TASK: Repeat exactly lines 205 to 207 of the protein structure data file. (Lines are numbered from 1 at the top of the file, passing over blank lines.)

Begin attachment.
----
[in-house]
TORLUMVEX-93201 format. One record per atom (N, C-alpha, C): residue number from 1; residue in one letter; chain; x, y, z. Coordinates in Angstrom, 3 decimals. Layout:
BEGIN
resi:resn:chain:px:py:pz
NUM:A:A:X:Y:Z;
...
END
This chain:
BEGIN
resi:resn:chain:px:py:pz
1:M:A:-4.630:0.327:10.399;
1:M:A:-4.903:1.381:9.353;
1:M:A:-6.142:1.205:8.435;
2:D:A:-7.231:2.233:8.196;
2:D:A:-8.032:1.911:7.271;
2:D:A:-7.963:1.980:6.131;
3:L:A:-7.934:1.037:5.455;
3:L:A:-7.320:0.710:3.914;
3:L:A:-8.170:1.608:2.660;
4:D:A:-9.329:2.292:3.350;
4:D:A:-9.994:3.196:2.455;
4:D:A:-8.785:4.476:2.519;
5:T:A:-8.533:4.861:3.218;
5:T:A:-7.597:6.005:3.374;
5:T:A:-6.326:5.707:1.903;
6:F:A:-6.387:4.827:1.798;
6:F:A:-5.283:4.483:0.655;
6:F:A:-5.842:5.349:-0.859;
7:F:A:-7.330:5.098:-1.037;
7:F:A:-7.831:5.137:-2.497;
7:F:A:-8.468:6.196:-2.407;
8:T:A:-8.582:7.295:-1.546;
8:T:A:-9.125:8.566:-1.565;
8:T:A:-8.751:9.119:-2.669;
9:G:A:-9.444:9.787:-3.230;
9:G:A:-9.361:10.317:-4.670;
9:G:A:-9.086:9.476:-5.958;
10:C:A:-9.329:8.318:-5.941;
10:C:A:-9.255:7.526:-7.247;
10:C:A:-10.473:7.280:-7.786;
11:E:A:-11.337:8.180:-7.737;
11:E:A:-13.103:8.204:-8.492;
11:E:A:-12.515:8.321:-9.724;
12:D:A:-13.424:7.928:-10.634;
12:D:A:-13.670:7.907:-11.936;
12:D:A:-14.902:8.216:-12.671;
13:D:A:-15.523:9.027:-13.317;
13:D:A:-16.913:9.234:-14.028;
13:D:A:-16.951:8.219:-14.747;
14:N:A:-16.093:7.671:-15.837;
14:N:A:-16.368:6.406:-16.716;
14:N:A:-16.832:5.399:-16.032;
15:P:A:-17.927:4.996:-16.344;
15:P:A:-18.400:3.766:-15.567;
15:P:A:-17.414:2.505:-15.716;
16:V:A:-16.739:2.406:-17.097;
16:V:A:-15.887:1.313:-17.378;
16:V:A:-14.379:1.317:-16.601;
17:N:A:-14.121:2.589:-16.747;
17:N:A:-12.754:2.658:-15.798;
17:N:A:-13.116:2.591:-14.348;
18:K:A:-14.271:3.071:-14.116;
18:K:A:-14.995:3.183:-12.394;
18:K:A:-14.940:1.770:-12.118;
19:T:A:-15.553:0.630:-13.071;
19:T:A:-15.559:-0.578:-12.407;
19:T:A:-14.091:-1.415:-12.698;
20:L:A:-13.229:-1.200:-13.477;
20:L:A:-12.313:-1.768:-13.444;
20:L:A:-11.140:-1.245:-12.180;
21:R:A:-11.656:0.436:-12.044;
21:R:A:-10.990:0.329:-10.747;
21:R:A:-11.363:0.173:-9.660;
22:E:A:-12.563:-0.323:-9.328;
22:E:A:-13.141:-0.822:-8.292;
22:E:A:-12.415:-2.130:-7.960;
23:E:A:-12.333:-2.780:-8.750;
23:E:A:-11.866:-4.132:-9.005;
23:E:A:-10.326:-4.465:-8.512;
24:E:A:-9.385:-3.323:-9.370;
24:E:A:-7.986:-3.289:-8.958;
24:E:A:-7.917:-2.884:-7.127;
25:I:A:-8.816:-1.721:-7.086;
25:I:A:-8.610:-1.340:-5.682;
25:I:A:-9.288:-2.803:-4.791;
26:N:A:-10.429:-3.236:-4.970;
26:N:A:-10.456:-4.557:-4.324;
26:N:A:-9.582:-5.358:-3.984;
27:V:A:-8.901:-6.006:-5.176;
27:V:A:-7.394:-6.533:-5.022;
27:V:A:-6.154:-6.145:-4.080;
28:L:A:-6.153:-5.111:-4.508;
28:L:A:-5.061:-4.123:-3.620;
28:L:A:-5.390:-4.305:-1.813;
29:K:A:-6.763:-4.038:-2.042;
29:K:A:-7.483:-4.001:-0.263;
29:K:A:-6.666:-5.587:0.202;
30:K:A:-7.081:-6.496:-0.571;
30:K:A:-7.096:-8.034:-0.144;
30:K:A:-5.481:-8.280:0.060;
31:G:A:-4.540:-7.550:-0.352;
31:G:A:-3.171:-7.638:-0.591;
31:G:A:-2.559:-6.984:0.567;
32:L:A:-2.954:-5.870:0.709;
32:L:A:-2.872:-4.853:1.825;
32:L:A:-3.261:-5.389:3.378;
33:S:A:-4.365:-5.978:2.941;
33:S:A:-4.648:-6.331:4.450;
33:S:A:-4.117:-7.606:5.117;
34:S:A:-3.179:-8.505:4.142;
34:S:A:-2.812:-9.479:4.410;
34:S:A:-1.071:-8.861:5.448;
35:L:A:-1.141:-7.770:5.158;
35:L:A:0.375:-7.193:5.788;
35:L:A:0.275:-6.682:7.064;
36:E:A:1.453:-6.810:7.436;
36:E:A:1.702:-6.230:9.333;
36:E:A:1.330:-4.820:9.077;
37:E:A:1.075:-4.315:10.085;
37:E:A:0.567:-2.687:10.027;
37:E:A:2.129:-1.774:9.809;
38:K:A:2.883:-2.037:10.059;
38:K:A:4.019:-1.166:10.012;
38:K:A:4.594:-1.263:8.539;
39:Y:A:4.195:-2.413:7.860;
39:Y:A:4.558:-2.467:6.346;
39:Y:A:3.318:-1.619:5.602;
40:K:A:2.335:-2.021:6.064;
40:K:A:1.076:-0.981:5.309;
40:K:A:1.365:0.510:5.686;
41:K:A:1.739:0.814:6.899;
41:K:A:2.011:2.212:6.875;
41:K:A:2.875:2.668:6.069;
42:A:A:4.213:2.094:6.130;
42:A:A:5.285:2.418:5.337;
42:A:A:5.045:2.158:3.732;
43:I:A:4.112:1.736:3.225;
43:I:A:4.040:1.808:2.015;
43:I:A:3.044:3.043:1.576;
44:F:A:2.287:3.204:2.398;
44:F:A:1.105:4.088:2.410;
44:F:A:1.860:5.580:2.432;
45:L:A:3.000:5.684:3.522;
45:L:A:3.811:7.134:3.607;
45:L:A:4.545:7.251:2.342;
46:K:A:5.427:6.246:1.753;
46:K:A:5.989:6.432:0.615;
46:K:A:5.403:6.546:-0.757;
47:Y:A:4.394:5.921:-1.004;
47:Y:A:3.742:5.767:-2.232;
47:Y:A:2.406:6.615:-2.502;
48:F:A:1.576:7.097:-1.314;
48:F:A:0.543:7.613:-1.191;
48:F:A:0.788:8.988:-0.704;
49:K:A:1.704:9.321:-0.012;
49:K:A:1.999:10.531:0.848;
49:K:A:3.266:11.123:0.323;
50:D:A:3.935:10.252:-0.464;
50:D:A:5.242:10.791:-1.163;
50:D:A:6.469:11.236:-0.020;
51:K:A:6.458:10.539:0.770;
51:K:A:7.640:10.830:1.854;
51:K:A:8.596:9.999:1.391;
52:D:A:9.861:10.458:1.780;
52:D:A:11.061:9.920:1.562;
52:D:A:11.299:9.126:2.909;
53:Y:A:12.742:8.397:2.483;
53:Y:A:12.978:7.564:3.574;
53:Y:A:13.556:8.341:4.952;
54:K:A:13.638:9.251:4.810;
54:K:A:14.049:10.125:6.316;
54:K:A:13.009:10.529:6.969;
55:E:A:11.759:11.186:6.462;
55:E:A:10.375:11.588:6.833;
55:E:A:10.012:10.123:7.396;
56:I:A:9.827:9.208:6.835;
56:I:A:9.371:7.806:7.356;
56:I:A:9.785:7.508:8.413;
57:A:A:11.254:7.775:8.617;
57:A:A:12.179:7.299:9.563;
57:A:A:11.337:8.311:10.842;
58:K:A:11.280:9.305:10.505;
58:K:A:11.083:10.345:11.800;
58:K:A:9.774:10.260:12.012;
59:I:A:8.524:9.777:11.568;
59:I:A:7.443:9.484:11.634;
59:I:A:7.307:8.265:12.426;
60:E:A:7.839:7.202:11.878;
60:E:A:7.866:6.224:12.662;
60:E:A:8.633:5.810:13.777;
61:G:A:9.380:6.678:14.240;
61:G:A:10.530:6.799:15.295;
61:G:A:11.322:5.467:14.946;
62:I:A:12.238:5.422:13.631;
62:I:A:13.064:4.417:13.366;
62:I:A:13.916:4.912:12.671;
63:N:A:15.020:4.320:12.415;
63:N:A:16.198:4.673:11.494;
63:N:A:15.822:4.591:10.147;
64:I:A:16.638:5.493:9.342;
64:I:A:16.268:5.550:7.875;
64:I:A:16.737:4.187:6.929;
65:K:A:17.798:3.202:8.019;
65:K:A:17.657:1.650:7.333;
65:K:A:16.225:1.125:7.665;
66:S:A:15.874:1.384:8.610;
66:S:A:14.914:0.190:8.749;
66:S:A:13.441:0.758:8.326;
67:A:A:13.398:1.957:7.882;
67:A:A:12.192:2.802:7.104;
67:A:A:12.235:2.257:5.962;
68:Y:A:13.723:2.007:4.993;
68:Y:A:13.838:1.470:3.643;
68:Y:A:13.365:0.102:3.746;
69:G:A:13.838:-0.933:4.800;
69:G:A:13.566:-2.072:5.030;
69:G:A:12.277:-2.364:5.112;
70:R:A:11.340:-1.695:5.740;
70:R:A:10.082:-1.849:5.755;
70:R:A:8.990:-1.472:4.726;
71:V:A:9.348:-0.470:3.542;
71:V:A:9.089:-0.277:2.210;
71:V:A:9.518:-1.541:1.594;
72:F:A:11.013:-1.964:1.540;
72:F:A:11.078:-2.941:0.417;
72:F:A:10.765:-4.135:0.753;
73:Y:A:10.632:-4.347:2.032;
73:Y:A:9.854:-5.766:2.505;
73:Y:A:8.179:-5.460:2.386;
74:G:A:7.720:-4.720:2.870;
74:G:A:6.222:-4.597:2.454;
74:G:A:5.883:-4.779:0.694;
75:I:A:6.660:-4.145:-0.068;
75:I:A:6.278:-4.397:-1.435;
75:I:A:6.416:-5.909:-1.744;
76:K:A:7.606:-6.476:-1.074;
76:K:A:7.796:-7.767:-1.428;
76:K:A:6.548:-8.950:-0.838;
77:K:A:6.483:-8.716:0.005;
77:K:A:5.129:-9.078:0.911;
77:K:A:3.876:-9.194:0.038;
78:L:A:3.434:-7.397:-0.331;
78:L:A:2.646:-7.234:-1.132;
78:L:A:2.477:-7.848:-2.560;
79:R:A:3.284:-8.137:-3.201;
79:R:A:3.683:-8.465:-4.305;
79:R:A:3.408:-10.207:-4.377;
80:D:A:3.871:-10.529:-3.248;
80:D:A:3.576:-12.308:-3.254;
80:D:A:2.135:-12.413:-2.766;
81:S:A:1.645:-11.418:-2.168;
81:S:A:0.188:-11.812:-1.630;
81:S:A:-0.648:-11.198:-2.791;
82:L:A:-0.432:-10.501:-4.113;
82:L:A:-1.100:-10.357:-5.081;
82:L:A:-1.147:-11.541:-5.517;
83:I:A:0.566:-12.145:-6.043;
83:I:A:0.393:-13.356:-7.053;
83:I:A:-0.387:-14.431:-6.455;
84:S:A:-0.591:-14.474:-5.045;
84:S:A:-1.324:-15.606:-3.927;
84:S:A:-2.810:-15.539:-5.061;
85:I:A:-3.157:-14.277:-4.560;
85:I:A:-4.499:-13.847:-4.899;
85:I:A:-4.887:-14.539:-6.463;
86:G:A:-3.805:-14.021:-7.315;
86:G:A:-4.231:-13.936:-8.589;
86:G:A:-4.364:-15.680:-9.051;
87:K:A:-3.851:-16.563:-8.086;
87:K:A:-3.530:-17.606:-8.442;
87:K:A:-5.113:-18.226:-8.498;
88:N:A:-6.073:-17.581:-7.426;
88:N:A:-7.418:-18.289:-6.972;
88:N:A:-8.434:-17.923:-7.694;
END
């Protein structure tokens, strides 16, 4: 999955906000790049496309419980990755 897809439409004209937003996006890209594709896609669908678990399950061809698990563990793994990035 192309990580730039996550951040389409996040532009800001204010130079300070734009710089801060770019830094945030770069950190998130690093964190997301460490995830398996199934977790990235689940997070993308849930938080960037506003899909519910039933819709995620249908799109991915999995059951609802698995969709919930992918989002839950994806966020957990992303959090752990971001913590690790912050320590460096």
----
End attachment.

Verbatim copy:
65:K:A:16.225:1.125:7.665;
66:S:A:15.874:1.384:8.610;
66:S:A:14.914:0.190:8.749;